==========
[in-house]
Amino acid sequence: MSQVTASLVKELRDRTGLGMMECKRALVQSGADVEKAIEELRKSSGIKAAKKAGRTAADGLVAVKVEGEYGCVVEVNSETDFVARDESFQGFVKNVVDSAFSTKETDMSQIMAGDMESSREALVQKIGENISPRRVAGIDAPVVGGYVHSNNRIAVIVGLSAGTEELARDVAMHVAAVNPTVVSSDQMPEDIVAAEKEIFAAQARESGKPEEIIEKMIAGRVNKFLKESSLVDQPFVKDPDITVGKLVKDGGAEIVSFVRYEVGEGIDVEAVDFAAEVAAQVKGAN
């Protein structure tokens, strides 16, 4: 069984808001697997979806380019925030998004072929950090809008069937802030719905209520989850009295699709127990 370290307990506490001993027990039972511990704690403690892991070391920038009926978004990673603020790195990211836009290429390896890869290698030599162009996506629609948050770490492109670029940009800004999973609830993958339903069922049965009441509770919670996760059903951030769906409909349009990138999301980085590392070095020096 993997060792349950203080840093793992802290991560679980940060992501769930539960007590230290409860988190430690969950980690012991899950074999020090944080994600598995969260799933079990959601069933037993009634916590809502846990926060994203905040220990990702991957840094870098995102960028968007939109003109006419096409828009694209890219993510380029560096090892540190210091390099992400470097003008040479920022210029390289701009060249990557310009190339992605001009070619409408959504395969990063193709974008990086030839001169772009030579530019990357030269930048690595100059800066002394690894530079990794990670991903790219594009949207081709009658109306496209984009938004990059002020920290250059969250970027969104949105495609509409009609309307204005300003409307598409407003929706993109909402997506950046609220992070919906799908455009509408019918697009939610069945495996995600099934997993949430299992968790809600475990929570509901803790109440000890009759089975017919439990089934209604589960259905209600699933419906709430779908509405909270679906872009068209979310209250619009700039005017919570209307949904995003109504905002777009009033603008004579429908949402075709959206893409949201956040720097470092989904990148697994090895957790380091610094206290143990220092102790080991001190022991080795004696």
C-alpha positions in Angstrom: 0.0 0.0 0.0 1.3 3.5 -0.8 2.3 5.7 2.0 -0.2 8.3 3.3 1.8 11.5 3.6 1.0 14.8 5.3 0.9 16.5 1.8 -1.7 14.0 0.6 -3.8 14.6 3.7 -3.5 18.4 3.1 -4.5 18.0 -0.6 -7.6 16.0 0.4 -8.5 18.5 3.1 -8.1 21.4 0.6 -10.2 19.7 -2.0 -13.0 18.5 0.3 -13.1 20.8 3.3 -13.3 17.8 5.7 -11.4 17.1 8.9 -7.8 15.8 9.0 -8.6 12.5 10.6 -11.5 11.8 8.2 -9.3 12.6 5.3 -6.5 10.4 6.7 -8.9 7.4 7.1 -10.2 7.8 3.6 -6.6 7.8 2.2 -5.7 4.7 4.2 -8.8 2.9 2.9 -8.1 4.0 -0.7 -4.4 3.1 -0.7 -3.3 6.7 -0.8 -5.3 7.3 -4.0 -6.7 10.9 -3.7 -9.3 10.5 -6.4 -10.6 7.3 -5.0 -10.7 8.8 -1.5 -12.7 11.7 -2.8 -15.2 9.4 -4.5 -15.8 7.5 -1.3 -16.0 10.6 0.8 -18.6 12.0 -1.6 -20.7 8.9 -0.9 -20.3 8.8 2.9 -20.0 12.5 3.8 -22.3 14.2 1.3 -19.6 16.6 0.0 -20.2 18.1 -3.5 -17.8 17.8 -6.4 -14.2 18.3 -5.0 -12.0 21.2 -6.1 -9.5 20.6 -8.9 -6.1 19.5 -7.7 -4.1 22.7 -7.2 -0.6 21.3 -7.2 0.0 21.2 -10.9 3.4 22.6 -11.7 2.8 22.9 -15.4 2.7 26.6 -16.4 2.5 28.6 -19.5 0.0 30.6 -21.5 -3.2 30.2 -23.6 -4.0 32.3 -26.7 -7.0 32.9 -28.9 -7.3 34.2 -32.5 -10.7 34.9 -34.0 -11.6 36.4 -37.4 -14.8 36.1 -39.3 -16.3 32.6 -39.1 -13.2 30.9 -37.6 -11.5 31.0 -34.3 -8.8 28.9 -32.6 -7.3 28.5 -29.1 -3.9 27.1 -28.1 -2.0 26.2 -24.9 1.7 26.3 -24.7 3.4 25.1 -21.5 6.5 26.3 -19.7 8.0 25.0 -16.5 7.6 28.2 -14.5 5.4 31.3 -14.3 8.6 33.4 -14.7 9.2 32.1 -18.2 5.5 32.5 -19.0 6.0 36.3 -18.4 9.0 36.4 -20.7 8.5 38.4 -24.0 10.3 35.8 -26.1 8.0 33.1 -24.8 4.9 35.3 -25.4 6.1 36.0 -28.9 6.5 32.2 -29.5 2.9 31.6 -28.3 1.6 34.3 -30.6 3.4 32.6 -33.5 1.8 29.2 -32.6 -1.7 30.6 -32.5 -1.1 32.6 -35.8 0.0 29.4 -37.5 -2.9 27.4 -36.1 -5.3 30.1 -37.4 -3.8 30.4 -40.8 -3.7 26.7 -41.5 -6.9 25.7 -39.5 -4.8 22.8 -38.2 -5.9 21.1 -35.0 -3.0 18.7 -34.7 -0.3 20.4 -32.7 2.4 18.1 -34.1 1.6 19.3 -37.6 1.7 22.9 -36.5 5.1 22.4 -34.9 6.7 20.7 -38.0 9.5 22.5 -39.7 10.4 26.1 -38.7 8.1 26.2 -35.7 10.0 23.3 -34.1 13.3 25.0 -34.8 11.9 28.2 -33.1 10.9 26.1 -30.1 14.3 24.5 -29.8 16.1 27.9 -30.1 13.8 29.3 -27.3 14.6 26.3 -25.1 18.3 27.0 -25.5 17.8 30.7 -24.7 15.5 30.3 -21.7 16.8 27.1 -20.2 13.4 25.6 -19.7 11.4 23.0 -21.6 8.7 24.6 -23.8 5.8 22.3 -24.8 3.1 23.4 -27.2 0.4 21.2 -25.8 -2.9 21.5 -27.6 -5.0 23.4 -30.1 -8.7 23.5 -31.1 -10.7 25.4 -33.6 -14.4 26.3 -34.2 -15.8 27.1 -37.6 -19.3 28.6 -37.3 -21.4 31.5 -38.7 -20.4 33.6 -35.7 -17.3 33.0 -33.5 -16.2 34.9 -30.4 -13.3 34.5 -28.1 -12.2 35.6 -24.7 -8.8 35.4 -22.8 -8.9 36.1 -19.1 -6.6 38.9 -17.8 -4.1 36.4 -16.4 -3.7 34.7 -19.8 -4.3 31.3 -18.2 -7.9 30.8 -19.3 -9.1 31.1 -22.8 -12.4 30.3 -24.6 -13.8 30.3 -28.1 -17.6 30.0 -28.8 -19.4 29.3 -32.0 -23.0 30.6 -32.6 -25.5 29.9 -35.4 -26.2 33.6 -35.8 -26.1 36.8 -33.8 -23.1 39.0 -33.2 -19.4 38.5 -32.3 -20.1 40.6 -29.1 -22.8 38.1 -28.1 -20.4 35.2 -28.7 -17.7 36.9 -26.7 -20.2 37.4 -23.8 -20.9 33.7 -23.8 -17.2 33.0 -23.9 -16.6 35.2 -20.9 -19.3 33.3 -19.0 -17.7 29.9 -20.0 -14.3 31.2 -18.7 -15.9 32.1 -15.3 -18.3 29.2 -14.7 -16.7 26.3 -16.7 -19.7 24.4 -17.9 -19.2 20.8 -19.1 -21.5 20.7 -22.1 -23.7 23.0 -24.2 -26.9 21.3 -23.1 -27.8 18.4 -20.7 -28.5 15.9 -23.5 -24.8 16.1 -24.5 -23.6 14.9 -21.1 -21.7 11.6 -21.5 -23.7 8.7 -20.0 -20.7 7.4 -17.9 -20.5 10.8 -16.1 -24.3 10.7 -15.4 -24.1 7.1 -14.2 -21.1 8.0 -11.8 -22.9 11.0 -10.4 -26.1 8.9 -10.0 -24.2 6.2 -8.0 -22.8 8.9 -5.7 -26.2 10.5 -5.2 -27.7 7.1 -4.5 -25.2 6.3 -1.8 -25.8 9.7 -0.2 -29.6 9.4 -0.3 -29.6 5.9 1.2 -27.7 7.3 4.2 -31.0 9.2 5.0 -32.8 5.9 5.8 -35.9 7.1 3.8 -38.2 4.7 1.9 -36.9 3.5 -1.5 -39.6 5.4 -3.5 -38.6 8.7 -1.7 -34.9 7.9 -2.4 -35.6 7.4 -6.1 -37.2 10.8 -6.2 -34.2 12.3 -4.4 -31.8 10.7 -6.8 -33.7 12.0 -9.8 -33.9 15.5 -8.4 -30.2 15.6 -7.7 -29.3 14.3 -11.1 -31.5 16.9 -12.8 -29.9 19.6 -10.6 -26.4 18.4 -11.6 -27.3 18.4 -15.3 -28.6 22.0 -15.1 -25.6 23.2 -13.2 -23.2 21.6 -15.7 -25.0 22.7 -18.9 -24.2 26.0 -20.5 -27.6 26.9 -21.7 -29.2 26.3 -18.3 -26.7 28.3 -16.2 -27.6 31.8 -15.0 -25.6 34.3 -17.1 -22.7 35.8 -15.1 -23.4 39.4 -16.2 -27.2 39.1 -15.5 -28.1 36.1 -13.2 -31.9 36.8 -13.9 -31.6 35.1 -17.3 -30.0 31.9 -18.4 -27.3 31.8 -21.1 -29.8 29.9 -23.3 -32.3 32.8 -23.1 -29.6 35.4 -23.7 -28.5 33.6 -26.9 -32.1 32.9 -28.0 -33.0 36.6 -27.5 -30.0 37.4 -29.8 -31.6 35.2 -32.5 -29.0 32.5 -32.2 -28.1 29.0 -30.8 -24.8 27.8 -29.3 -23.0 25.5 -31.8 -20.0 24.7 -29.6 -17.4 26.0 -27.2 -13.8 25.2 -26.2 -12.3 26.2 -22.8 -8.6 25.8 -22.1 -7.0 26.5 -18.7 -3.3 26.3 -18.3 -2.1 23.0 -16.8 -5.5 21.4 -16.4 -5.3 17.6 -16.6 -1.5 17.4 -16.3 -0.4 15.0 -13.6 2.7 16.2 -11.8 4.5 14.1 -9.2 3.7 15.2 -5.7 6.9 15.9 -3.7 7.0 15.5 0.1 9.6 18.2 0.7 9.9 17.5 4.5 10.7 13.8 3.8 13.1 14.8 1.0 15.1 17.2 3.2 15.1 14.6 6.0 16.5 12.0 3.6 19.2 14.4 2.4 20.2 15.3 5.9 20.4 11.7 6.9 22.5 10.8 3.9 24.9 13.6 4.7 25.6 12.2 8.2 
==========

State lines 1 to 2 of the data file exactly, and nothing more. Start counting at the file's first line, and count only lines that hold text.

[in-house]
Amino acid sequence: MSQVTASLVKELRDRTGLGMMECKRALVQSGADVEKAIEELRKSSGIKAAKKAGRTAADGLVAVKVEGEYGCVVEVNSETDFVARDESFQGFVKNVVDSAFSTKETDMSQIMAGDMESSREALVQKIGENISPRRVAGIDAPVVGGYVHSNNRIAVIVGLSAGTEELARDVAMHVAAVNPTVVSSDQMPEDIVAAEKEIFAAQARESGKPEEIIEKMIAGRVNKFLKESSLVDQPFVKDPDITVGKLVKDGGAEIVSFVRYEVGEGIDVEAVDFAAEVAAQVKGAN